Underappreciated Albums #2: Radiohead – Hail To The Thief (2003)


NME: 7/10 (“a good rather than a great record”)

The Guardian: 3/5 (“Its bleakness – expressed in fragmentary, elliptical lyrics – seems to hold the album back”)

Q: 7/10 (“comes dangerously close to being all experimentalism and precious little substance”)

Blender: 6/10 (“like an hour-long sigh”)

3.73 on Rate Your Music (Artist average = 3.77)

Radiohead don’t make concept albums. They make thematic ones, showing off the album unit as individual parts connected by interweaving ideas to a greater extent than most of their competitors. Hail To The Thief is arguably their greatest achievement in this regard. Fairy tales, mythical creatures, childhood fables, vampires, genies, rabbits, sirens, and wolves all make appearances. The album uses the language of imagination, myth and story-telling while offering a contentious title which, despite the band’s protestations, is about as politically direct as they come. This thematic unity is my defence against some of the criticisms of the album, then and now; it is schizophrenic (even by Radiohead’s standards), rushed, lacking identity in comparison to its genre-defining brethren, What would make it a concept album would be to try too hard and write a libretto for the music, rather than allowing the songs to spark off each other with respectful distance for their own status as individual units. One could imagine another band grappling with the same ideas and coming up with a frame narrative of a bedtime story, with interludes and other production tricks in the place of compelling material that found unity through its own artistic strength. The album’s original title was The Gloaming, meaning the period before sunset, and that has a metaphorical application referring to the point just before sleep – Yorke described the album’s structure as working in this manner, with ‘A Wolf At The Door’ as waking up to the realisation that reality is even worse in a piece of typically Yorkean cynicism. There’s a microaudience of Yorke’s son Noah, who prompted feelings of generational accountability in his father, and a macroaudience of the world at large, being lulled into paralysis by ignorance and fear.

It has my favourite album artwork from Stanley Donwood – compressing Yorke’s technique of manipulating other people’s soundbites into a purely visual form. The cover is based on a street map of Los Angeles. The greens are carefully placed to capture your attention which, in conjunction with the bluish sky above, give the impression of flying above the patchwork quilt of an English landscape. Or maybe the collage quality is a nod to Elmer the Patchwork Elephant, one of many children’s’ fiction characters that lurk around the periphery of the album. That sort of vastly abstracted impression of English scenery – like what Andrew Marvell called ‘a green thought’, albeit in a black rather than a green shade, as Stanley Donwood uses colours taken from the petrochemical industry – accompany the intensely vivid and non-specific pastoral locales invoked by the album, which oscillate between dream and reality, between a chance to escape political control and an acquiescence to simplified neoconservative rhetoric. Listen to the penultimate track ‘Scatterbrain’, where the first line of the song has Yorke’s vocal notes rise with ‘I’m walking out’, into what you expect to be a contemplative walk beloved in the English poetic tradition, before they are see-sawed down again with the shuddering ‘in a force ten gale’.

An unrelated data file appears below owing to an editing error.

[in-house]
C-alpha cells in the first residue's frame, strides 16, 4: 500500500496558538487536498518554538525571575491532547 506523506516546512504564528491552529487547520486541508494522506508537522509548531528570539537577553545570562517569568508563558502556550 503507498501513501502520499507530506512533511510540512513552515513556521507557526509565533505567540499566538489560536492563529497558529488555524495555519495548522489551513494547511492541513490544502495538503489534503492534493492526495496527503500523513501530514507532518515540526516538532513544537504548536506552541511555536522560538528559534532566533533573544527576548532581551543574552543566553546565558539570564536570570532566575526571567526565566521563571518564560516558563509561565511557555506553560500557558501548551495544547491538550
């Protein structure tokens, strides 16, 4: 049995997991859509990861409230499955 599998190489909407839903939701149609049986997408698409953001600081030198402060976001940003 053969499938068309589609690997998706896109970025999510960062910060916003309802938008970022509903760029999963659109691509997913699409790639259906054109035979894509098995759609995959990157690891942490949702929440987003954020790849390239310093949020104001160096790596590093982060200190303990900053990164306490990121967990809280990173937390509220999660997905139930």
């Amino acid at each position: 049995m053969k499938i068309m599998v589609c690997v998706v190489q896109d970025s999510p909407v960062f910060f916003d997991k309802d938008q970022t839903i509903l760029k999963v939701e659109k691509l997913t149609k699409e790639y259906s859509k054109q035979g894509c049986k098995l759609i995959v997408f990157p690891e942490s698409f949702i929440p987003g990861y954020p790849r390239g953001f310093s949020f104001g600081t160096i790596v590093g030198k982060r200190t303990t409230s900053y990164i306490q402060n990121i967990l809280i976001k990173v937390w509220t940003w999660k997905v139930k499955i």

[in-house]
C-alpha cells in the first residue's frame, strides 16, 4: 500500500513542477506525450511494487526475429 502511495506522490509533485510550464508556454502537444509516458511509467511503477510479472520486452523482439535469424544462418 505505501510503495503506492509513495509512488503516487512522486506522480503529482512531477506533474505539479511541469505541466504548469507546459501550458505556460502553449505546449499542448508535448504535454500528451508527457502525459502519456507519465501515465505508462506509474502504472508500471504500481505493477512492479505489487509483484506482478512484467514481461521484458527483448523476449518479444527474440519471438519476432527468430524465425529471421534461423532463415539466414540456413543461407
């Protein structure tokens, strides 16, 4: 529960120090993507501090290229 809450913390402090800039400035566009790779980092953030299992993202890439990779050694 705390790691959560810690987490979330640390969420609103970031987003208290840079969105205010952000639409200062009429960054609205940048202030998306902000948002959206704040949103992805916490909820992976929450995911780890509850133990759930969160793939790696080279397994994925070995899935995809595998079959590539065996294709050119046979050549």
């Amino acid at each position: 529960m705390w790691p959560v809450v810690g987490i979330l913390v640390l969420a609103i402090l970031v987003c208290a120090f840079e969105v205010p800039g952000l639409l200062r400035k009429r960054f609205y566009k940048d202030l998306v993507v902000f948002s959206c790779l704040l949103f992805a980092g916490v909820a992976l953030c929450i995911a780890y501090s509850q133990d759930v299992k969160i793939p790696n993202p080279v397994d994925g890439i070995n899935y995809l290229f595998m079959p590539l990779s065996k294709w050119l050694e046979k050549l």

For once the band tried to avoid tampering with the live quality of their sound, recording a song per day in sessions in Los Angeles, hoping to circumvent the arguments that had threatened to tear the band apart when it came to editing and sequencing Kid A. Accordingly there is a last hurrah for the straight-up rocker in their songbook, from ‘2+2=5’, – a bonsai ‘Paranoid Android’ – through the tight guitar work on ‘Go To Sleep’, to the snaking crescendo of ‘There There’.